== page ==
Sovereign wealth funds are providing the fuel that's enabling many global managers, particularly those in active strategies, to recover from the financial crisis.
Among the fastest growing group of institutional investors, with assets estimated to reach about $5.5 trillion by 2012 from the current $3.8 trillion, SWFs generally held their nerve through the financial crisis, according to consultants, managers and academics who work with the funds. As the pool of assets expands at a breakneck pace, the capital available for externally managed passive and active strategies is set to increase, even when assuming that the actual percentage of the assets outsourced would remain steady or decline, sources said.
“In some cases, (SWFs) were just about the only part of the institutional business that has been growing” in the past two years, said Michael McCormack, executive director of consultant Z-Ben Advisors Ltd., Shanghai, referring to large global money managers. “It is not possible to overstate their position at the center of institutional growth strategies.”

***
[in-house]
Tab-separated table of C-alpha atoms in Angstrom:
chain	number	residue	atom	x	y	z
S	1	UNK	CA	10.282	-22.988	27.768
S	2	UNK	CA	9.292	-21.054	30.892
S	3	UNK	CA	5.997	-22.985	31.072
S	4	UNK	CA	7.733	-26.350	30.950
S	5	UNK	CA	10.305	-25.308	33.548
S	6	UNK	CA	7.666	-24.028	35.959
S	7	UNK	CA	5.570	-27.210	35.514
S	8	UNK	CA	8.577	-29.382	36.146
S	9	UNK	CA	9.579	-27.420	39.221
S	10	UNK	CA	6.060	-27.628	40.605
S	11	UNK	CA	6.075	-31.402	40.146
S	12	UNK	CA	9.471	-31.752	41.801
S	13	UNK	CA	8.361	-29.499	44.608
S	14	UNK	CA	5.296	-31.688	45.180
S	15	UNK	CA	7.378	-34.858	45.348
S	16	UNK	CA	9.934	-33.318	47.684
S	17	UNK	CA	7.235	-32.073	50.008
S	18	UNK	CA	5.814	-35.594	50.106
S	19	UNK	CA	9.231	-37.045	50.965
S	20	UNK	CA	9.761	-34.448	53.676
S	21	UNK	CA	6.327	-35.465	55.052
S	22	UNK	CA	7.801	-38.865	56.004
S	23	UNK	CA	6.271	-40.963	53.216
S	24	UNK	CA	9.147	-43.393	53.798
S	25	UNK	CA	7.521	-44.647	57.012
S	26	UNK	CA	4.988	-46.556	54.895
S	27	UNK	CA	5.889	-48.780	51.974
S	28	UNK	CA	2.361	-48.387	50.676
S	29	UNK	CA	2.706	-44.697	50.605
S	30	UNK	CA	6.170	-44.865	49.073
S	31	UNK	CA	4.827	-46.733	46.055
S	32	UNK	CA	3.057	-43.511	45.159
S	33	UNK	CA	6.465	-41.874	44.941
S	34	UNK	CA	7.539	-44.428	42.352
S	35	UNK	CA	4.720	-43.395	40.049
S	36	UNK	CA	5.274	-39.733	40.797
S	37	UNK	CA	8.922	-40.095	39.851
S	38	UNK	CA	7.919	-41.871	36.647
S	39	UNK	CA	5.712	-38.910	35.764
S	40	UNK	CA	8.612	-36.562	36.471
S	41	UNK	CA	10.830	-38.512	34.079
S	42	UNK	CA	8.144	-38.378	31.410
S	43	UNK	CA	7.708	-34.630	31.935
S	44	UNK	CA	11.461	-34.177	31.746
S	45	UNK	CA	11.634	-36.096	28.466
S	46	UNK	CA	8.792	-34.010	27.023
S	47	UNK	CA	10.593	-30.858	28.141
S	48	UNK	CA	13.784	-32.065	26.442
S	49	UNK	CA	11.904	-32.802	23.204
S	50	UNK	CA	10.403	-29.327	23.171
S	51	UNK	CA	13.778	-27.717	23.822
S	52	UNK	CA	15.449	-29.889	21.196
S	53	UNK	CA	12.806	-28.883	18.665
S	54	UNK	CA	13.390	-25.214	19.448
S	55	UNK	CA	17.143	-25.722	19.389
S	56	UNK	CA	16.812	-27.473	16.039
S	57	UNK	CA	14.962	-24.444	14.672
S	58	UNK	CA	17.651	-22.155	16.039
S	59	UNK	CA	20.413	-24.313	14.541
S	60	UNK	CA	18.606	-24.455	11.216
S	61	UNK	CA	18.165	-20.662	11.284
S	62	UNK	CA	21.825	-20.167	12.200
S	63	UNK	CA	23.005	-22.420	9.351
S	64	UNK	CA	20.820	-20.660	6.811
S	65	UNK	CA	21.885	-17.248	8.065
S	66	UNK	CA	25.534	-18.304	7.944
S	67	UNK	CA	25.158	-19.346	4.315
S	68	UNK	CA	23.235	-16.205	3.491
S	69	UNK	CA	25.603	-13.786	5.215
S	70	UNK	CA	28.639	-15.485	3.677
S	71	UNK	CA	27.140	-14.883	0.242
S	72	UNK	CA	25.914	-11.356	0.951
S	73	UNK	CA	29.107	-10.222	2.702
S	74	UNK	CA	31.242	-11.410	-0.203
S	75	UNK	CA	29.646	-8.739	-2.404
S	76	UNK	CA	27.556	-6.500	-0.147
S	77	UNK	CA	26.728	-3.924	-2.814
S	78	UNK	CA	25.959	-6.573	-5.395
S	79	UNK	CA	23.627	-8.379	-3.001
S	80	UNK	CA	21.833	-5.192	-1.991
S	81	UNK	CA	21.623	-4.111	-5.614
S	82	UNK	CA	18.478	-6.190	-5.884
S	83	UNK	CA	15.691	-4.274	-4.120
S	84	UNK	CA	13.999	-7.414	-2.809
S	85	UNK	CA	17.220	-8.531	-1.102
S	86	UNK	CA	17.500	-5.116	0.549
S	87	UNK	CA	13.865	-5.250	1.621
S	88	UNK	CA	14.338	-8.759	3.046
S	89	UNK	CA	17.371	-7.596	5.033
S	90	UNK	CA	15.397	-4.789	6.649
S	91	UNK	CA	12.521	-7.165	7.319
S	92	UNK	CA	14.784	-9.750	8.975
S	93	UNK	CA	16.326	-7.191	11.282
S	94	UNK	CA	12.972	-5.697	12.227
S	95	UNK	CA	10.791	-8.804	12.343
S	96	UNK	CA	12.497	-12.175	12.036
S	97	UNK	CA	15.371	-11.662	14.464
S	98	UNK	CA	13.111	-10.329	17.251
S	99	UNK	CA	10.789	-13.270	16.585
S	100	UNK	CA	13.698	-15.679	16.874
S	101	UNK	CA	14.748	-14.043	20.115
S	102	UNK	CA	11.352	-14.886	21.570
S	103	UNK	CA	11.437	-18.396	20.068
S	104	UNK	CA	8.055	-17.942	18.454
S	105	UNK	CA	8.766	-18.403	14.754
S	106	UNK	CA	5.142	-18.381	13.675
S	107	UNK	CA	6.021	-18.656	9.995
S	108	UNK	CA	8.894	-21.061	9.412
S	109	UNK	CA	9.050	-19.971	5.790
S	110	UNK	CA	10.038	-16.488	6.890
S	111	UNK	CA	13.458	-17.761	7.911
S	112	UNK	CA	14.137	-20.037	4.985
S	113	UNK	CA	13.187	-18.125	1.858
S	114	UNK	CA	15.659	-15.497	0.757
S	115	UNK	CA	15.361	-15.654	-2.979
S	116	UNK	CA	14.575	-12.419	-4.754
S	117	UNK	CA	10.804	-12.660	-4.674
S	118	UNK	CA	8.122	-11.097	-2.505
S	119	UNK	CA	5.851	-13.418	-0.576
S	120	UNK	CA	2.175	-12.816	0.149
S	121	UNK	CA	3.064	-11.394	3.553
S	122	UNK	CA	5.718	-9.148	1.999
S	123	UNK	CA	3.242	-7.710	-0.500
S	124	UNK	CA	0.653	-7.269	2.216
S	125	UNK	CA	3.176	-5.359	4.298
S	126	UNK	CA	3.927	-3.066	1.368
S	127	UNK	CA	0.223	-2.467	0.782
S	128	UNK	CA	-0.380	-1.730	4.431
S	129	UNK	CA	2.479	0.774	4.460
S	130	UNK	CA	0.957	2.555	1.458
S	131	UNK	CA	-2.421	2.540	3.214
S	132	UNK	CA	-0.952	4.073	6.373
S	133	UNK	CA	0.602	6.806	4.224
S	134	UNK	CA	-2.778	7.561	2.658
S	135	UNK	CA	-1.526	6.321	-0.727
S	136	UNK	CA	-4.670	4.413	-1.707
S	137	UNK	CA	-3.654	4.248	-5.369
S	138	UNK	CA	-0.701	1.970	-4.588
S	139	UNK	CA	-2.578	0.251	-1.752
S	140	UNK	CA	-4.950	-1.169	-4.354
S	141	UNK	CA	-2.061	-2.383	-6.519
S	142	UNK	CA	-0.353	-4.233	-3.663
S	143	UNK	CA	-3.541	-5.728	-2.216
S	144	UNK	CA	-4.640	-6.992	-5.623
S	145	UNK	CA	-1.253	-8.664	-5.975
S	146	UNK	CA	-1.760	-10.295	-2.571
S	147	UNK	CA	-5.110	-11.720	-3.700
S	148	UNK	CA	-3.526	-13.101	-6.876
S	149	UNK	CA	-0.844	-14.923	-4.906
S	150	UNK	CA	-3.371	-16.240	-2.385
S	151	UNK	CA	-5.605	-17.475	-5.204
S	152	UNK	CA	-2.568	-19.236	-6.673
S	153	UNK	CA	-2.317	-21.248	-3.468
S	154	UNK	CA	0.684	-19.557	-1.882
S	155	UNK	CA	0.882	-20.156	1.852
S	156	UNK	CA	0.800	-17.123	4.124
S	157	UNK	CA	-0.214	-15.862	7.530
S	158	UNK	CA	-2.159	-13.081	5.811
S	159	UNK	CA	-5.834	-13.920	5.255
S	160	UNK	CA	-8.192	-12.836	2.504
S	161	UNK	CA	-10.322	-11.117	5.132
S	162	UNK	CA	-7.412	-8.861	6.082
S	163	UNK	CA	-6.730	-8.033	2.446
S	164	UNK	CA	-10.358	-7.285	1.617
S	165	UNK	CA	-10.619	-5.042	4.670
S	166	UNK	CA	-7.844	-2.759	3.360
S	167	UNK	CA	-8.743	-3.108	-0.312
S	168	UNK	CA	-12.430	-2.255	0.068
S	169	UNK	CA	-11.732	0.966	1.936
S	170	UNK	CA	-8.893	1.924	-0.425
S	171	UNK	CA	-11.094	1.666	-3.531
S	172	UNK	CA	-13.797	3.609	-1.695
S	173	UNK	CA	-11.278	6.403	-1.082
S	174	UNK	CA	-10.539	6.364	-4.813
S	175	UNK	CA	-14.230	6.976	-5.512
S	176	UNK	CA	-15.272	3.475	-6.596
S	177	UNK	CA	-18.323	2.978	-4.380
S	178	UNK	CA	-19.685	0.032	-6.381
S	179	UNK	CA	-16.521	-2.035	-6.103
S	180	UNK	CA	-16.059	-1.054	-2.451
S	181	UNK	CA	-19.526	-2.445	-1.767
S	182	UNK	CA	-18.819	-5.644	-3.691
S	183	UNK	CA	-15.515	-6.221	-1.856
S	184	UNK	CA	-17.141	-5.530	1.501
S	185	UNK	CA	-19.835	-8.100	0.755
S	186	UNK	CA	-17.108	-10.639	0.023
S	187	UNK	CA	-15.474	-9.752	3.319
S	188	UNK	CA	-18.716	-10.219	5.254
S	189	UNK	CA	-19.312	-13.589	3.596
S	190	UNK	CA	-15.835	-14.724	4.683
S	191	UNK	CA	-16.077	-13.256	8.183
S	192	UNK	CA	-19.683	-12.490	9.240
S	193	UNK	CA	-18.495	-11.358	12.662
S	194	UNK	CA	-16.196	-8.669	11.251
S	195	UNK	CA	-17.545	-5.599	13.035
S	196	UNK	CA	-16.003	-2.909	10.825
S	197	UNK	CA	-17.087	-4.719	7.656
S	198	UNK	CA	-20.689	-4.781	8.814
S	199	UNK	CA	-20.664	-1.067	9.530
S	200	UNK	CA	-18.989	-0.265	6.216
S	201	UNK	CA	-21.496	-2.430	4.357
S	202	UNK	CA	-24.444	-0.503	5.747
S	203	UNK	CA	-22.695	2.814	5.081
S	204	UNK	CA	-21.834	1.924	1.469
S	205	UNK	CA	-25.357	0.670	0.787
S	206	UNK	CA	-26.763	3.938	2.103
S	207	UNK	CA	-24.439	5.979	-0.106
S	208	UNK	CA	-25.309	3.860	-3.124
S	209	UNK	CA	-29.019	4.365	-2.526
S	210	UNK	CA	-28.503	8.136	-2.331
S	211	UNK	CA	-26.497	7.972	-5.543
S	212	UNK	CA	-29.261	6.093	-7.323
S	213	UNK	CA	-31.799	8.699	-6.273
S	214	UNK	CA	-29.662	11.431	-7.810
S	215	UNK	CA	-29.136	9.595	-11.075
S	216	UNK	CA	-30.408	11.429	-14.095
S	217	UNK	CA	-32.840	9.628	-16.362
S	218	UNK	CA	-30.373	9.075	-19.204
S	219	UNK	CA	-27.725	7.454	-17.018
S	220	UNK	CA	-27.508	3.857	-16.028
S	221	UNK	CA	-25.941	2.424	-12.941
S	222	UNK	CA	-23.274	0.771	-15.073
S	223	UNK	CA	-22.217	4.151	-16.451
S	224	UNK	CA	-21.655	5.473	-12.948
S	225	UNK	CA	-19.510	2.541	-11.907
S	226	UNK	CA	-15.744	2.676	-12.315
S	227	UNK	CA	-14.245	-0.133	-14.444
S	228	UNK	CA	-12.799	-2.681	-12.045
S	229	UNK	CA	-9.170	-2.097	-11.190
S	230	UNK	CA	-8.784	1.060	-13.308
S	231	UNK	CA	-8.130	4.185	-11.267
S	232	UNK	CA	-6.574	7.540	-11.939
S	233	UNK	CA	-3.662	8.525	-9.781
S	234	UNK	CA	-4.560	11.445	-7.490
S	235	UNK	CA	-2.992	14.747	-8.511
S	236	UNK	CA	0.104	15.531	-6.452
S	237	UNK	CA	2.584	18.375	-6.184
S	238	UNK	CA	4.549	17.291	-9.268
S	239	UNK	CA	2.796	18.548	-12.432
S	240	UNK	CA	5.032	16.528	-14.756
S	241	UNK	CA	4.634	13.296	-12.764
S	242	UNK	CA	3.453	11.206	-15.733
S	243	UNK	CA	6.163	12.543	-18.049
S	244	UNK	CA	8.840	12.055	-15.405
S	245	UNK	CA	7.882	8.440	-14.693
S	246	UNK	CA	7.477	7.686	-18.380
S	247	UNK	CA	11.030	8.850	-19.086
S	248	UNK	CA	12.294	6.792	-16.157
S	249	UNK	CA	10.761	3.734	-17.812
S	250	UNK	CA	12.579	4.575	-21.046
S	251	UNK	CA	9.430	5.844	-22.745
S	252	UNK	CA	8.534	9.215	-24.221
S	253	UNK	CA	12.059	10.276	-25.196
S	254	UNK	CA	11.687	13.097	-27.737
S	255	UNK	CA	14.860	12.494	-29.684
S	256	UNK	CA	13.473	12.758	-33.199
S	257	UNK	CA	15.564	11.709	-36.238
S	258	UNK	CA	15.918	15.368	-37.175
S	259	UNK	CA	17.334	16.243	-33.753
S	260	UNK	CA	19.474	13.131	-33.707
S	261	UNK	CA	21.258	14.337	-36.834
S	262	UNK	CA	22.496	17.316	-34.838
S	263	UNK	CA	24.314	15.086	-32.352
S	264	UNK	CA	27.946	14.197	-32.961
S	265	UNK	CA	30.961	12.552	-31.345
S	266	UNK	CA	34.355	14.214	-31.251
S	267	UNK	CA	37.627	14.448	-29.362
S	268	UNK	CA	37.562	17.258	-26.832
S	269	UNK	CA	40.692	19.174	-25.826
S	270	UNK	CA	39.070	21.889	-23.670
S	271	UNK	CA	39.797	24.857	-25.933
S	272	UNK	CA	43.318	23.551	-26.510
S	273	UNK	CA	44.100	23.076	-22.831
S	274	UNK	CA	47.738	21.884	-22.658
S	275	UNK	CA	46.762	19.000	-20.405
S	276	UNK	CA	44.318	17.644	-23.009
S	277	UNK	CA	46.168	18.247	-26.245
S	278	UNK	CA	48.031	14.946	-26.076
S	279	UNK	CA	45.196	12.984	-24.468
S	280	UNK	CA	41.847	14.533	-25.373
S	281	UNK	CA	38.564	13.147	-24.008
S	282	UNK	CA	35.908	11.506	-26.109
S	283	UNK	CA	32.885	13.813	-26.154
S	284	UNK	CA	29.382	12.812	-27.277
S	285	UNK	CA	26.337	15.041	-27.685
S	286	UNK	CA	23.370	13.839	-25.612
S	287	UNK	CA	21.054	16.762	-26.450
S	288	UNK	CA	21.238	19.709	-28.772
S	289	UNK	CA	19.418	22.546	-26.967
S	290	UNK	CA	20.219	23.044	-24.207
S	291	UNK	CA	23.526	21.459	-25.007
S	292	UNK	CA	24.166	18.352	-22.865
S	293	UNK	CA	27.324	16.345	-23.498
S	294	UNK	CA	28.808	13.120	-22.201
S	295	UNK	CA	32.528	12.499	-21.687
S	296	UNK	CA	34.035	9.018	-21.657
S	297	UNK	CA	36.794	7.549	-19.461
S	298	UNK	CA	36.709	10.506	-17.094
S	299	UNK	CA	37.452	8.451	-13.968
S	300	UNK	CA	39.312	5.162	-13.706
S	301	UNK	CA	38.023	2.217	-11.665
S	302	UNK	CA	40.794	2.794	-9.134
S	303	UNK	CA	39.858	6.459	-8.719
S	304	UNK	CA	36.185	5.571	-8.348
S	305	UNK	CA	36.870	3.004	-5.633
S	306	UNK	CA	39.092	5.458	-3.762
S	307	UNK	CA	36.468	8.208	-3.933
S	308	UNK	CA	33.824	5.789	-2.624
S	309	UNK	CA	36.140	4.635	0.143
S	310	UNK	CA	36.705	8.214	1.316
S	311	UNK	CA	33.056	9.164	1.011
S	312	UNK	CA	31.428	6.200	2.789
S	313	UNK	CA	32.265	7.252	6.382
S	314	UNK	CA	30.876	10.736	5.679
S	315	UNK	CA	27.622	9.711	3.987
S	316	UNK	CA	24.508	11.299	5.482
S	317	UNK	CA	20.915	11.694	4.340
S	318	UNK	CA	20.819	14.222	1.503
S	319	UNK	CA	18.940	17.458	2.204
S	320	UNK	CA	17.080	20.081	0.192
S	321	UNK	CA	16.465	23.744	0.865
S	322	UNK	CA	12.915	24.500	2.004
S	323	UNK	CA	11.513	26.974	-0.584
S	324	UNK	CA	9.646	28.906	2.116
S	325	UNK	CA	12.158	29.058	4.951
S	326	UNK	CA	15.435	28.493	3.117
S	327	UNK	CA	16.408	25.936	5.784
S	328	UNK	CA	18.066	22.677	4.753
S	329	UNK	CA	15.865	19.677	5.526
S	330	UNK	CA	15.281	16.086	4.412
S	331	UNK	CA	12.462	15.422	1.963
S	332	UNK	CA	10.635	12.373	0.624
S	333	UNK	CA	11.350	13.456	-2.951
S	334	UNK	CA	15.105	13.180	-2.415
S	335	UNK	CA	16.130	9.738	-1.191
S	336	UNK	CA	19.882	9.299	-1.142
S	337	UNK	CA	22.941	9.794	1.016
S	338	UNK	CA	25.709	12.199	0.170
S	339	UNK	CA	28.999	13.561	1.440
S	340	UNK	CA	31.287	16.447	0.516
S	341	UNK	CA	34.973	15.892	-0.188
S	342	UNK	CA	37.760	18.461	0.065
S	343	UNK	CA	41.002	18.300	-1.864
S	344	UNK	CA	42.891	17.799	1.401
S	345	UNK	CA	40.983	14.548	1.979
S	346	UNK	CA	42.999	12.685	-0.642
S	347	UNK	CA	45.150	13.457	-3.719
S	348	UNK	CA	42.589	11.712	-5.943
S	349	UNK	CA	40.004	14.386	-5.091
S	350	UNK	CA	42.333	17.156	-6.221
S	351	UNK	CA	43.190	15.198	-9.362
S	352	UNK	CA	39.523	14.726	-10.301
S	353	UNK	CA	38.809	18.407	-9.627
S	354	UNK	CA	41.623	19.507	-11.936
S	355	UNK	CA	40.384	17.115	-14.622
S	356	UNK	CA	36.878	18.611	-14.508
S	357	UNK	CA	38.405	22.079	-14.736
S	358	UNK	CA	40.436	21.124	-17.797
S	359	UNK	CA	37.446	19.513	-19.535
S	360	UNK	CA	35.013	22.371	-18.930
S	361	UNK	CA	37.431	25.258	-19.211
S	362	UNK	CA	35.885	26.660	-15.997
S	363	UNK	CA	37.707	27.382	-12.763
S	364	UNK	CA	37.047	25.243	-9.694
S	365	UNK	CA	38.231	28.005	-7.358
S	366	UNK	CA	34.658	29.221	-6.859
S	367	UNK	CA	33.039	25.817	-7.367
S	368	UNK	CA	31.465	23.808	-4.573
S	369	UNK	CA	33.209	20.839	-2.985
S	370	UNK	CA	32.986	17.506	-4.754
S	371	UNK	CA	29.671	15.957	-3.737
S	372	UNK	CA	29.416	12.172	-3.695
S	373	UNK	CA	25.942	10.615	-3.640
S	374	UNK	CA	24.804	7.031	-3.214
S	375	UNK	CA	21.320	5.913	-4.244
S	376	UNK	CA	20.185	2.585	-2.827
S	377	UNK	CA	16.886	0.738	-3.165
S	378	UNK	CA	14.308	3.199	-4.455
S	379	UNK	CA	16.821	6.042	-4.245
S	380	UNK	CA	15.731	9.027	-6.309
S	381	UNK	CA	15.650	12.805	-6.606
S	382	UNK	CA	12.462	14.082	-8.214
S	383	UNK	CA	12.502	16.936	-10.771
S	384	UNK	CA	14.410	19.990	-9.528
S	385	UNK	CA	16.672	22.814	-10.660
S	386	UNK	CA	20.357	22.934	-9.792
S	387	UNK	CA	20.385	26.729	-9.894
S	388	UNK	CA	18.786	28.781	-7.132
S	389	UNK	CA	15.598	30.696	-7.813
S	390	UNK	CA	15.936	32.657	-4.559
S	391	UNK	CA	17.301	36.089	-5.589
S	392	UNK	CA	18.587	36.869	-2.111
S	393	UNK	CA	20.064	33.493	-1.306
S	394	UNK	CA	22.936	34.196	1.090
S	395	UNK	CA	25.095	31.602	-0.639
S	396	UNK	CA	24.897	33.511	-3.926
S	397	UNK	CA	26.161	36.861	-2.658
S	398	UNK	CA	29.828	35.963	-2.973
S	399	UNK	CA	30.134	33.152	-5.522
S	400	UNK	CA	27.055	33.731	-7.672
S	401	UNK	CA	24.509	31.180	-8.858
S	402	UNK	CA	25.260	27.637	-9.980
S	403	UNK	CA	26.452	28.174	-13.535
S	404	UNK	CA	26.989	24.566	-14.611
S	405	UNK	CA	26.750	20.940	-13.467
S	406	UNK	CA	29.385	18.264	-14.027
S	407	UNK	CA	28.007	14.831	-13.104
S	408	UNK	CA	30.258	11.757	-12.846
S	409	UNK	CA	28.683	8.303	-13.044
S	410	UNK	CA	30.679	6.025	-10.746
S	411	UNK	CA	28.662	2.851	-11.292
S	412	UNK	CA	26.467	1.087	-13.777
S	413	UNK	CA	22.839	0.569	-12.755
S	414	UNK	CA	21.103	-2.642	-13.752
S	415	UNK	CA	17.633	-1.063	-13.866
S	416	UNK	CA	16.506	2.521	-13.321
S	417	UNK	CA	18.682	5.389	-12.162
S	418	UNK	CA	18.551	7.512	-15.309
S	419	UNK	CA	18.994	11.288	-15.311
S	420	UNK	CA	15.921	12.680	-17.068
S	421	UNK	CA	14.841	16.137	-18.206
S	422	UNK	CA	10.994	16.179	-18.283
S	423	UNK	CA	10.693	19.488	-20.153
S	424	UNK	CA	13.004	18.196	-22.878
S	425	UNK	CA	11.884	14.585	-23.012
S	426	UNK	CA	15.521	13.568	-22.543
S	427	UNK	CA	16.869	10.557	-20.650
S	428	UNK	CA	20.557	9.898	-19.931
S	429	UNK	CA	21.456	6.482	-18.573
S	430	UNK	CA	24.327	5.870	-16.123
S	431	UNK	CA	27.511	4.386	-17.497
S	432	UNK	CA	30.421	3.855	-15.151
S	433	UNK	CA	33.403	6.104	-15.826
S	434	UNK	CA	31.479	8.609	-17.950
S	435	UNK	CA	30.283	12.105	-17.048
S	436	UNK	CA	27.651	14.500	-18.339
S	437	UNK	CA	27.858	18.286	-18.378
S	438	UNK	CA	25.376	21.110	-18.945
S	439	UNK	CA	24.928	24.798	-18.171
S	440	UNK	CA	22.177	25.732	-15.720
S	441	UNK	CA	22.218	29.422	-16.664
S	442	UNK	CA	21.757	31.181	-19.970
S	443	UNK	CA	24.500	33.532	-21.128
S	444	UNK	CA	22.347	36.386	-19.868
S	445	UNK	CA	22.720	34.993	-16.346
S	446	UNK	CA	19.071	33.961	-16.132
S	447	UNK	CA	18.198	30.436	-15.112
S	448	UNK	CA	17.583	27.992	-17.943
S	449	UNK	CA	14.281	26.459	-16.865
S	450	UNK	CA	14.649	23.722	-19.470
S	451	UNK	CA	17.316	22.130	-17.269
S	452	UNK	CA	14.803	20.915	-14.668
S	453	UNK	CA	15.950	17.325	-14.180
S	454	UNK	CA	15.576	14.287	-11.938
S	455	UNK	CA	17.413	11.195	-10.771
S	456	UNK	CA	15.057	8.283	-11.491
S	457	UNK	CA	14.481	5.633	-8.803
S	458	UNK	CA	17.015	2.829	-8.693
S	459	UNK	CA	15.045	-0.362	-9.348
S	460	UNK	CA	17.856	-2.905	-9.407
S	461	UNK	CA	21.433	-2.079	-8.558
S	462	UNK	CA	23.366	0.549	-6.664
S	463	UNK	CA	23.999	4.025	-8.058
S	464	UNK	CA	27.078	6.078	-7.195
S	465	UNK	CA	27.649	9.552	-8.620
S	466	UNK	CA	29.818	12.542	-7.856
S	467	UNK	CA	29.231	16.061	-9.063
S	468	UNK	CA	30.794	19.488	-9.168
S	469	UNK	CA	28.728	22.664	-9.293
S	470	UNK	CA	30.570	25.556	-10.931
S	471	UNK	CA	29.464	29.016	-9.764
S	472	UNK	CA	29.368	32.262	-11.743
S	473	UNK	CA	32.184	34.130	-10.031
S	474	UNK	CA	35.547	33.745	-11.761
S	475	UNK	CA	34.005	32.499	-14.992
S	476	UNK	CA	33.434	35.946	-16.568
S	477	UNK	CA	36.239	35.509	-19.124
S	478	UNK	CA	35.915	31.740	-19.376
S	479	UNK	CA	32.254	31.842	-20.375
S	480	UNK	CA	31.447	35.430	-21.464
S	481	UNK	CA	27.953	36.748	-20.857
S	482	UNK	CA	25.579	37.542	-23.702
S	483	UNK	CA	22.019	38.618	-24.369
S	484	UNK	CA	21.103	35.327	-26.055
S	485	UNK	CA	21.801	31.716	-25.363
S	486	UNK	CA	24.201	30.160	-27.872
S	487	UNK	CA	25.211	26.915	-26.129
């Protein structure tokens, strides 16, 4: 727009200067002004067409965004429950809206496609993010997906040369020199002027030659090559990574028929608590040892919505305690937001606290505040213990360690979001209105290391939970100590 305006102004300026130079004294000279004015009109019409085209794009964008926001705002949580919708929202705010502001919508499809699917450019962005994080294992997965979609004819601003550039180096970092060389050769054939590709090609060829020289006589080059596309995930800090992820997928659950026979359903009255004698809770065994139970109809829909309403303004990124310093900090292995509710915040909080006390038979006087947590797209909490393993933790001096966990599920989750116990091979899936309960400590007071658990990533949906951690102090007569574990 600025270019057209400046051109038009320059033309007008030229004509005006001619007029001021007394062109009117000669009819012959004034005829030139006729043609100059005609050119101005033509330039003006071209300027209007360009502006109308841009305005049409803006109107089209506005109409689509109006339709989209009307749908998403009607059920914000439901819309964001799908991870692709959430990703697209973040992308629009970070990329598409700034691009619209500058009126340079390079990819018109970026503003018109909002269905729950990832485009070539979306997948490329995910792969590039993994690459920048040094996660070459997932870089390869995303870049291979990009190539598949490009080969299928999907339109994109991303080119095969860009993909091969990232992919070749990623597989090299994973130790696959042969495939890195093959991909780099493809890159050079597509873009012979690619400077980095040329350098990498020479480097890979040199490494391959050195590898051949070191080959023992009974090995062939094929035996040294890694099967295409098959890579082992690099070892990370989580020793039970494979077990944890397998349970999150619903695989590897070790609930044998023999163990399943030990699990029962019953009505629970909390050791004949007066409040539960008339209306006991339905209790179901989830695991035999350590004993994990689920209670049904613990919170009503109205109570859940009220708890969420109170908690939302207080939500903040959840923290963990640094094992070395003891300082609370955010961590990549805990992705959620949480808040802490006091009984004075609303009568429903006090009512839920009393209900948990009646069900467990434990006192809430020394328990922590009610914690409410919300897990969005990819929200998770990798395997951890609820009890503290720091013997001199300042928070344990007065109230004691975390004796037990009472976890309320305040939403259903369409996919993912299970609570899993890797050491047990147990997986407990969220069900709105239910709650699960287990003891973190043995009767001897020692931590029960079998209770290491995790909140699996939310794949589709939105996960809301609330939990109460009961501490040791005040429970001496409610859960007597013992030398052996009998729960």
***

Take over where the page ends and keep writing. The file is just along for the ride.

John Nugee, London-based managing director and head of the official institutions group at State Street Global Advisors, said: “These funds are growing in size and need to deploy capital, so there's no doubt that (fund officials) will continue to allocate new cash reserves to active strategies.” SSgA is one of the largest managers of SWF assets with a total of 67 clients with $447.4 billion in passive and active assets under management as of year-end 2009 from SWFs, supranational agencies and central banks. That's nearly double the amount of assets managed at the year-end 2008, when SSgA had $234.7 billion sourced from the same group of clients. In 2009 alone, SWFs and other government-owned investment funds accounted for 77% of SSgA's institutions group's assets under management.
Like other institutional investors, SWFs — loosely defined as government-owned investment funds — are reconsidering the active risk budget within their investment portfolios. While officials from some funds, including the 2.76 trillion Norwegian kroner ($465 billion) Government Pension Fund-Global, Oslo, were shifting more assets into passive, many others were adding rather than abandoning externally managed active portfolios in the past year, sources said. Liquidity risks, particularly in relation to actively-managed alternative strategies, also have figured more prominently in the debate over active vs. passive management.